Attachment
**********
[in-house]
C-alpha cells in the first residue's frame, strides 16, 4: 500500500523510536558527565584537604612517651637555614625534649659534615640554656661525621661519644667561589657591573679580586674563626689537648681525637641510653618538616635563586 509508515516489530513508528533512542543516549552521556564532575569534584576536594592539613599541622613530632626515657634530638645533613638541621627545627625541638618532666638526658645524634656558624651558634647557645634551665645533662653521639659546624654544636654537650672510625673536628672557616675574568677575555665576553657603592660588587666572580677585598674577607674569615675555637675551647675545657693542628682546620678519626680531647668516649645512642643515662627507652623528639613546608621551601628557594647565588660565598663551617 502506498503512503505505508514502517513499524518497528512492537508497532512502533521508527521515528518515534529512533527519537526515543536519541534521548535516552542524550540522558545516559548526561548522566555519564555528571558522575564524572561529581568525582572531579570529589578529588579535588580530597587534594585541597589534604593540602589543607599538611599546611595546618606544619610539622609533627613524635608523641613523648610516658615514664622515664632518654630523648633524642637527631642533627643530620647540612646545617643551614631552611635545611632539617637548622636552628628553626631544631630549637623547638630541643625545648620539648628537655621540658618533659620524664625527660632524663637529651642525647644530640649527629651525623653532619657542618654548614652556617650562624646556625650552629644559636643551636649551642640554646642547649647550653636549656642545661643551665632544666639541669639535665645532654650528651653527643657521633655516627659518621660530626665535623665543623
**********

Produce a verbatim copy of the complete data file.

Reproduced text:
[in-house]
C-alpha cells in the first residue's frame, strides 16, 4: 500500500523510536558527565584537604612517651637555614625534649659534615640554656661525621661519644667561589657591573679580586674563626689537648681525637641510653618538616635563586 509508515516489530513508528533512542543516549552521556564532575569534584576536594592539613599541622613530632626515657634530638645533613638541621627545627625541638618532666638526658645524634656558624651558634647557645634551665645533662653521639659546624654544636654537650672510625673536628672557616675574568677575555665576553657603592660588587666572580677585598674577607674569615675555637675551647675545657693542628682546620678519626680531647668516649645512642643515662627507652623528639613546608621551601628557594647565588660565598663551617 502506498503512503505505508514502517513499524518497528512492537508497532512502533521508527521515528518515534529512533527519537526515543536519541534521548535516552542524550540522558545516559548526561548522566555519564555528571558522575564524572561529581568525582572531579570529589578529588579535588580530597587534594585541597589534604593540602589543607599538611599546611595546618606544619610539622609533627613524635608523641613523648610516658615514664622515664632518654630523648633524642637527631642533627643530620647540612646545617643551614631552611635545611632539617637548622636552628628553626631544631630549637623547638630541643625545648620539648628537655621540658618533659620524664625527660632524663637529651642525647644530640649527629651525623653532619657542618654548614652556617650562624646556625650552629644559636643551636649551642640554646642547649647550653636549656642545661643551665632544666639541669639535665645532654650528651653527643657521633655516627659518621660530626665535623665543623